Portaging: Joseph is a master portager. He can carry as much as an adult and he doesn’t complain (I think because he can’t wait to get to the next lake and see as much of this country as possible). He even carried the canoe that he and his dad made for two portages! For those who are not quite as strong as Joseph, be sure to include some smaller, lighter packs. A routine is good too. Joseph and Jacob were in charge of the same packs for every portage. They also carried the fishing poles and paddles. Plan out your route and make sure the younger folks know how many portages to expect. I could tell that Jacob was mentally preparing himself to tackle each portage when we studied the map as a group in the morning and discussed how long each portage would be.
There are interesting things to see on portage trails too! If you’re bringing two loads across, the trip back to get your second load is a perfect time to look around. You can quiz each other on tree and plant identification. If you look carefully, you’ll probably find some animal tracks and scat long the portage too (and if you’re lucky– animals).
Extra clothes: Whether it is from rain or slipping on a rock and going for an unintentional swim, youngsters are bound to get wet. Having dry socks and other warm layers to change into once you get to camp is a must. Be sure to actively engage in drying out wet clothes (hung in the sun or carefully dangling over the campfire) so they are useable in the near future.
Hydration: Nothing causes a drop in the fun-meter more than dehydration. The worst part is that you don’t necessarily see it creeping up on you or the members of your party until someone gets a big case of the grumpies. Being proactive is key here. Encourage drinking water (or even water flavored with favorite drink mixes) at each portage or break in the action.
Snack bag at the ready: Grazing throughout the day will keep energy levels and spirits up. Don’t be afraid to snack in between meals. You could even dole out granola bars before you start traveling each morning.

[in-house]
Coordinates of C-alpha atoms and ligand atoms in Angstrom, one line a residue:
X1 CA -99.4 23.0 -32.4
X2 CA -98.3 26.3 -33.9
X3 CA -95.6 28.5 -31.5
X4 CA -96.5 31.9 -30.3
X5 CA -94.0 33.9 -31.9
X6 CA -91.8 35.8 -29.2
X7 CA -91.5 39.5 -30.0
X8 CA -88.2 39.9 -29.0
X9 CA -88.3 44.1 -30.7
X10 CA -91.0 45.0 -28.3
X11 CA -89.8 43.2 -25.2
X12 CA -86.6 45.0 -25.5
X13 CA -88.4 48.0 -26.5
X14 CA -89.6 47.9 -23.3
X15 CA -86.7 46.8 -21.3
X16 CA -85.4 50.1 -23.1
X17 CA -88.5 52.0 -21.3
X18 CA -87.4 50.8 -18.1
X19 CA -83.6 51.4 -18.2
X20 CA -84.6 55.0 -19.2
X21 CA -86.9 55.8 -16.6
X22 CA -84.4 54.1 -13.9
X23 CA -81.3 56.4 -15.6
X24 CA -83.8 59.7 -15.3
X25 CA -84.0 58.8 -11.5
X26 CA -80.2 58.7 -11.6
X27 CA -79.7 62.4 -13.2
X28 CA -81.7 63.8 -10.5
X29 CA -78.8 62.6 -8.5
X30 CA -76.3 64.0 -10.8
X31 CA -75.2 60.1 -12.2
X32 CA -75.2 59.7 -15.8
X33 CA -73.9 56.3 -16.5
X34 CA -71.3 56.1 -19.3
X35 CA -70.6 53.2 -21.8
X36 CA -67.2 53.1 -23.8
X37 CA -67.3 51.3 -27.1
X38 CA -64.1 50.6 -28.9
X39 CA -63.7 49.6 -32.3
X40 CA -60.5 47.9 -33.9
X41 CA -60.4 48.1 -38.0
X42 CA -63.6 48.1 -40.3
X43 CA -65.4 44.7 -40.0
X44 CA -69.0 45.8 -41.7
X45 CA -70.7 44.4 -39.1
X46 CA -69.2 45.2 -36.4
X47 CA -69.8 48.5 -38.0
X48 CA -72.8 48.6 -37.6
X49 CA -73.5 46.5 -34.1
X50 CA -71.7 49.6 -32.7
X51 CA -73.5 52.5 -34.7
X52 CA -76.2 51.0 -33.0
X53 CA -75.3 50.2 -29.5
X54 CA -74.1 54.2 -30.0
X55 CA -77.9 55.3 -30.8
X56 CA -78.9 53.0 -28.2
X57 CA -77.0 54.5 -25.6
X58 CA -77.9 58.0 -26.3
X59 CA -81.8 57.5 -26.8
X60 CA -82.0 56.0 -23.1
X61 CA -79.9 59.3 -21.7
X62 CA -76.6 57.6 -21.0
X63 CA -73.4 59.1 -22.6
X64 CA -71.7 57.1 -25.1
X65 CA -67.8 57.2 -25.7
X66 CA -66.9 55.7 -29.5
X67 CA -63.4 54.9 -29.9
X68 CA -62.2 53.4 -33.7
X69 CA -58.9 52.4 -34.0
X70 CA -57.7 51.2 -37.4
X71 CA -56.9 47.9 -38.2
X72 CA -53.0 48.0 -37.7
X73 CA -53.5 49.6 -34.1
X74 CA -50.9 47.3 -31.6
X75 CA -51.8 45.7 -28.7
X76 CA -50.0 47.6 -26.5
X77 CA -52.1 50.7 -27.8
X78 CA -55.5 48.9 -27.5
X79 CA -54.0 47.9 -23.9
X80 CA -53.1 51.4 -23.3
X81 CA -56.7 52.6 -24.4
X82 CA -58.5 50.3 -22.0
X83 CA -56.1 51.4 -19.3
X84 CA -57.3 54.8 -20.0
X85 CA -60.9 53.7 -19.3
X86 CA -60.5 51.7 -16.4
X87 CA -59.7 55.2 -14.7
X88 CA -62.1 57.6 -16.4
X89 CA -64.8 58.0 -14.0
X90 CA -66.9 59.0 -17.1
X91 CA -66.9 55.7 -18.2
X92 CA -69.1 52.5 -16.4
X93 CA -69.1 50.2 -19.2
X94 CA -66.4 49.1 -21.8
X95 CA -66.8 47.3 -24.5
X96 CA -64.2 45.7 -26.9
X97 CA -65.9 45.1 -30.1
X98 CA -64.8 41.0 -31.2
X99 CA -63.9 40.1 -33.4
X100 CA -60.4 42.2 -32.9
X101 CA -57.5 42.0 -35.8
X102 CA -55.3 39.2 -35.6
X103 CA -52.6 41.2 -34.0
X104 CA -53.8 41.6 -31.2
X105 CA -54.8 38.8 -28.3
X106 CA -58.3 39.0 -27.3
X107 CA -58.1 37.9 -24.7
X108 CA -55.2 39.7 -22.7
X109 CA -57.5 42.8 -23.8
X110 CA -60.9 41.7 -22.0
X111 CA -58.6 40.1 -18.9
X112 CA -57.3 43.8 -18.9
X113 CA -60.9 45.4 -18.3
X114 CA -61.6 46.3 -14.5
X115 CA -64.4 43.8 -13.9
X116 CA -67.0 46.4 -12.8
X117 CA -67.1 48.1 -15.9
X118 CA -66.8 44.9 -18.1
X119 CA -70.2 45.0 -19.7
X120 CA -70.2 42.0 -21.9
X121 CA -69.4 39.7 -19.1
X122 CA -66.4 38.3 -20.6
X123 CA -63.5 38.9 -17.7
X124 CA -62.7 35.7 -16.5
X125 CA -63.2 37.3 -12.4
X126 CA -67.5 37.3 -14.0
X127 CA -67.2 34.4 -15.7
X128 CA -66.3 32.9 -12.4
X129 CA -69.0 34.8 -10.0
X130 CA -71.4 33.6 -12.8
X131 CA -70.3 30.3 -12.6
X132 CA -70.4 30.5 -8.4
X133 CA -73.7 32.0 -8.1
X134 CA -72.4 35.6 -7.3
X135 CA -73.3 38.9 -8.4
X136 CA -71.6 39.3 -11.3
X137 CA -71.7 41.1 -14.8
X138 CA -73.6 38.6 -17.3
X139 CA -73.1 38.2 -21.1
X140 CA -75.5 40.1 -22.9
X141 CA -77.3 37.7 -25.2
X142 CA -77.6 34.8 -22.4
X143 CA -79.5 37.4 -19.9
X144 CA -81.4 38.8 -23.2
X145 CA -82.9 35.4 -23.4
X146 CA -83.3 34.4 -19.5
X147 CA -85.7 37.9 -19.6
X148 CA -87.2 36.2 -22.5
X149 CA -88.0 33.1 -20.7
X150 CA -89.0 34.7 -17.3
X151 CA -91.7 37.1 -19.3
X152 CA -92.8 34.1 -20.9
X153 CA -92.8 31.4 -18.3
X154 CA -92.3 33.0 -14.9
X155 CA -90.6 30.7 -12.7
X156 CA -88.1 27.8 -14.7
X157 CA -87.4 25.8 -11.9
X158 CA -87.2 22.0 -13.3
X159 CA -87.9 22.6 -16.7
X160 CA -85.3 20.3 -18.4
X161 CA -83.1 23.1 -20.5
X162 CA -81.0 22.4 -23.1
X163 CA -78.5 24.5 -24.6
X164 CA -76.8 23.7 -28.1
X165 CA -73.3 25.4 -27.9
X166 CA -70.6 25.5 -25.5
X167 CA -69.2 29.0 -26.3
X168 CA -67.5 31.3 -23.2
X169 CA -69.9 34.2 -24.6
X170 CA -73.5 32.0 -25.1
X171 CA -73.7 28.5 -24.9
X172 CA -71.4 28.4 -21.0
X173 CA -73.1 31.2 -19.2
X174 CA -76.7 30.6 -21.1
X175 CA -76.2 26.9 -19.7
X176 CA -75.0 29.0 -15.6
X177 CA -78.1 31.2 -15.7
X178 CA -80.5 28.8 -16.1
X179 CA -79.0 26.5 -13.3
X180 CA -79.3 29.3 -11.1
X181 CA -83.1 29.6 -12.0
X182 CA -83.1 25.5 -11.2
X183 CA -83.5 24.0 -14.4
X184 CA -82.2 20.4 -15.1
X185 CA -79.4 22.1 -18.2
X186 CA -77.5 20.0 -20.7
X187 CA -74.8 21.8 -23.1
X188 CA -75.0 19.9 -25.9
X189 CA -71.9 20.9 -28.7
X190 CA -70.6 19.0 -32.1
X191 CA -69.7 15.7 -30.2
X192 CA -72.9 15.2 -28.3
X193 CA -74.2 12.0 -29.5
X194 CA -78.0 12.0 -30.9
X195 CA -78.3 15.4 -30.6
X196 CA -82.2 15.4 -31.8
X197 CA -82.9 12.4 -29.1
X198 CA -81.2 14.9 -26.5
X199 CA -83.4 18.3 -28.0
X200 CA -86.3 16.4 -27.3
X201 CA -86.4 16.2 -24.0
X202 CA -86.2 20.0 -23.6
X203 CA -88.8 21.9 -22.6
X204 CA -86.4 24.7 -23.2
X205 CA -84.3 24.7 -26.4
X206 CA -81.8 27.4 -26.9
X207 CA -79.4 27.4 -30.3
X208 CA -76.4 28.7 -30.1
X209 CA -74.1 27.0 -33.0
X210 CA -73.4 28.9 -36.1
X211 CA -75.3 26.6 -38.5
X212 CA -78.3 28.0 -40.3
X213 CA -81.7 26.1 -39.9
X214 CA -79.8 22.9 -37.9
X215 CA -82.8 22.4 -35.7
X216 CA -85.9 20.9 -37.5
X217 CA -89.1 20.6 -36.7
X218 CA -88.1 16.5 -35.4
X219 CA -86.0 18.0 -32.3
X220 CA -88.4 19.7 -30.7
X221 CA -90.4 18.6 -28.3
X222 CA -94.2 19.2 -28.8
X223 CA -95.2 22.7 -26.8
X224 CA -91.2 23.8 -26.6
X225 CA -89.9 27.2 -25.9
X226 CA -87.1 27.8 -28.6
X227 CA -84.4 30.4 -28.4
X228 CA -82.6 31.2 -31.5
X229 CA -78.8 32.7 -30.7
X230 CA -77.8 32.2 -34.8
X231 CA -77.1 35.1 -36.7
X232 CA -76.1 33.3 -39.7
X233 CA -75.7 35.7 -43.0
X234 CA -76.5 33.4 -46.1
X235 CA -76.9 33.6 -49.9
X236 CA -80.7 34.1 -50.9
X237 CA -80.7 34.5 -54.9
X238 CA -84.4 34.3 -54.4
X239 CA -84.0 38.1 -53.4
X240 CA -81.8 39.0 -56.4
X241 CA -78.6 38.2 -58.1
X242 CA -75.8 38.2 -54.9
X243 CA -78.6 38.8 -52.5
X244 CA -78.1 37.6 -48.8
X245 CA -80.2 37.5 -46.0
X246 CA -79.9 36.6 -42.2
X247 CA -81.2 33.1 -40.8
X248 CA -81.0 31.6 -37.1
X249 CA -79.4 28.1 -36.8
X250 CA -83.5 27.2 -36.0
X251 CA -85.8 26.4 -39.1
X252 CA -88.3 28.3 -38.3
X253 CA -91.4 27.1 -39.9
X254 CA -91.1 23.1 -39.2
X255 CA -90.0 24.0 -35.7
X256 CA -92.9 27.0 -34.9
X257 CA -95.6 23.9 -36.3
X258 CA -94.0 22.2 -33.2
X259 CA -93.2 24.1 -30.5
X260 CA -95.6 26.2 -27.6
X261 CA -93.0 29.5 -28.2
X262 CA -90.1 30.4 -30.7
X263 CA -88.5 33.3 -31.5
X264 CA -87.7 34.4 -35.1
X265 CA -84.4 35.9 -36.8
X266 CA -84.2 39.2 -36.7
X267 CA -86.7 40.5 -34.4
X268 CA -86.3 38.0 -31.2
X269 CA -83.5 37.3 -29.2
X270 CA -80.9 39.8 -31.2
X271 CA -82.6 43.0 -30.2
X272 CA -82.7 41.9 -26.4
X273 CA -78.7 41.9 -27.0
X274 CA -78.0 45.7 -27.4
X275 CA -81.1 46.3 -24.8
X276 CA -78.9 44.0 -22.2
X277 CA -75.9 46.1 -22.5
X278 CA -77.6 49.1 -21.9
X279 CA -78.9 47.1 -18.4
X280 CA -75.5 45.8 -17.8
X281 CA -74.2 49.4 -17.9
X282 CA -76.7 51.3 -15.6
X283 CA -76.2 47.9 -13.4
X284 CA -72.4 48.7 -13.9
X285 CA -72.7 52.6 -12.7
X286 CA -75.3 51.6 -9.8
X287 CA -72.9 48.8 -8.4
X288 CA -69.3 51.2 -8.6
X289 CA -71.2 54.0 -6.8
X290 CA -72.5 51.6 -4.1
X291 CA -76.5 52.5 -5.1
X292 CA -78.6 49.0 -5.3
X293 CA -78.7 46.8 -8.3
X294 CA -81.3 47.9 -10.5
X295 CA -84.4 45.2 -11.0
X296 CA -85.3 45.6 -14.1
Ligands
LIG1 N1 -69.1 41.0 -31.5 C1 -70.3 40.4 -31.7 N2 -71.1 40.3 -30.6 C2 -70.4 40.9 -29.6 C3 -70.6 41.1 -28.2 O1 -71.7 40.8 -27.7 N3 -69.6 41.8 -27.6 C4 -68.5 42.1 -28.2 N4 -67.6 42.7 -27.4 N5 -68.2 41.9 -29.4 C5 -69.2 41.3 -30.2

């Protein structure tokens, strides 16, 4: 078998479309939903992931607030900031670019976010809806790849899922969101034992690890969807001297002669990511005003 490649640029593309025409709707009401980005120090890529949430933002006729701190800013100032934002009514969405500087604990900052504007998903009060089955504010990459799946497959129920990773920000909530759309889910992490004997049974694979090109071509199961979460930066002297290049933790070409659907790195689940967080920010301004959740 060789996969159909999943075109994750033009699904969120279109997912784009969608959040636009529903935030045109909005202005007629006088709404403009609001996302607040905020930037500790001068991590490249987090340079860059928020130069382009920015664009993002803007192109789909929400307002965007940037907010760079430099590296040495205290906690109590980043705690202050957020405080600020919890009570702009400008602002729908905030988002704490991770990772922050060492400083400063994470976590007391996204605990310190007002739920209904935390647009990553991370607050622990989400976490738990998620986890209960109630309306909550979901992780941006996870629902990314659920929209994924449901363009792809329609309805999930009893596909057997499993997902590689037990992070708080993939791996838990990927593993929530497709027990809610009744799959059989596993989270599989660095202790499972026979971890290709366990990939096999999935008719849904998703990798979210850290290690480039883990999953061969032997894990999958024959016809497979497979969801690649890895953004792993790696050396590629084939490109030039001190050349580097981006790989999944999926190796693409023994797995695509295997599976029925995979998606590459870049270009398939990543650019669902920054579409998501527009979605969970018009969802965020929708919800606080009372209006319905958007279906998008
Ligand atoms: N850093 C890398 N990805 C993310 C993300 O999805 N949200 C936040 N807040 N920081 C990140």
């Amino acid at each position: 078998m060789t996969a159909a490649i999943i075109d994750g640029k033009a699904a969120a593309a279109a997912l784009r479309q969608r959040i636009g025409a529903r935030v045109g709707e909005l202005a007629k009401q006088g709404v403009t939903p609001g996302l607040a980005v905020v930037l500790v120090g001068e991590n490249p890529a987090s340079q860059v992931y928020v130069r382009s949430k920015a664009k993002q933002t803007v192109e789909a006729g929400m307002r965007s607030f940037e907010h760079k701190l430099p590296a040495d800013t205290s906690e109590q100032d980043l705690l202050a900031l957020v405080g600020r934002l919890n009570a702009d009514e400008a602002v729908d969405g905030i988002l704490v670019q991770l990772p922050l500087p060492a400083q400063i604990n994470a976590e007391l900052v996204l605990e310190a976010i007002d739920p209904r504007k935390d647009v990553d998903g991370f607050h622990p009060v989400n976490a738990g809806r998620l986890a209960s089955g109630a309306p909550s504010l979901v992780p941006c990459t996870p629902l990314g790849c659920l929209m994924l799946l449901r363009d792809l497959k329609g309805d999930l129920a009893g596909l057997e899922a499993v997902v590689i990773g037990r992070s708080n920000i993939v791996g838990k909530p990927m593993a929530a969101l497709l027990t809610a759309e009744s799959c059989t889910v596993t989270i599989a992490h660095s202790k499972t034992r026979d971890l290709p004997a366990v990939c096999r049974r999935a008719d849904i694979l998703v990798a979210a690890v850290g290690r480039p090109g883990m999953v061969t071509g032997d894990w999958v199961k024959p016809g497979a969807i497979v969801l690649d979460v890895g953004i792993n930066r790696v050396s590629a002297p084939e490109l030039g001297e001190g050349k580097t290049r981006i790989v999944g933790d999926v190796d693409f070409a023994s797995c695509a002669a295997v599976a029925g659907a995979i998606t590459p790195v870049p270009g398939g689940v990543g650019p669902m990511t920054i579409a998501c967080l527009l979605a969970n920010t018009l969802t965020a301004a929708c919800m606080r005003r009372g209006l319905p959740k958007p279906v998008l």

More paddling doesn’t always equal more fun: As a kid, I found paddling and portaging to be laborious and boring. It was the time spent exploring a campsite that I was most interested in. I think this is true for a lot of young ones. This might factor into your route planning. If you’re looking to take out especially young folks, maybe plan to set up a basecamp and save the 100-mile loop for a few years down the road.
Bring a deck of cards: Having some sort of familiar game is great for those times when you’re stuck in camp due to weather. Jacob was a master Uno player. Of course, a game like I-Spy is great for the time spent paddling the canoe taking in the scenery
Positive risk-taking and overcoming challenges: I noticed that both Joseph and Jacob had pocket knives and they used them responsibly. They understood that an accidental cut is serious out here and would probably be a trip-ending event. When Jacob asked Dave if he could learn how to split wood with the axe, Dave showed him the safe way to do it (far from the rest of the group, only while Dave supervised, and kneeling so there was no potential for a missed swing to hit a foot). In the warmer months, they enjoy jumping off high rock ledges into the lake. Sure, there is some risk involved in any of these activities, but starting small and teaching safe practices instills a sense of responsibility and mastery. Telling a kid, “No, that is dangerous,” only instills fear and a learning opportunity is missed.
Jeff explained how he sees his boys overcome challenges in each trip they take. Whether it is battling a headwind or making it through a long and arduous portage, these are opportunities to develop coping skills. Life doesn’t always go your way and sometimes you have to dig deep to find your inner strength to carry on. Jeff sees the value in the time his kids spend in the wilderness. Not that anything ever fully prepares one for a diagnosis of leukemia, but I dare say that Joseph is handling it with the most inner strength and positivity I have ever seen.
— Read the previous dispatches in the Freemans’ series from their #WildernessYear: Why the Boundary Waters Matter, and Canoe-Country Tips for the Shoulder-season.
— Check out the Freemans’ Paddle to D.C. awareness-raising journey.
The article was originally published on Canoe & Kayak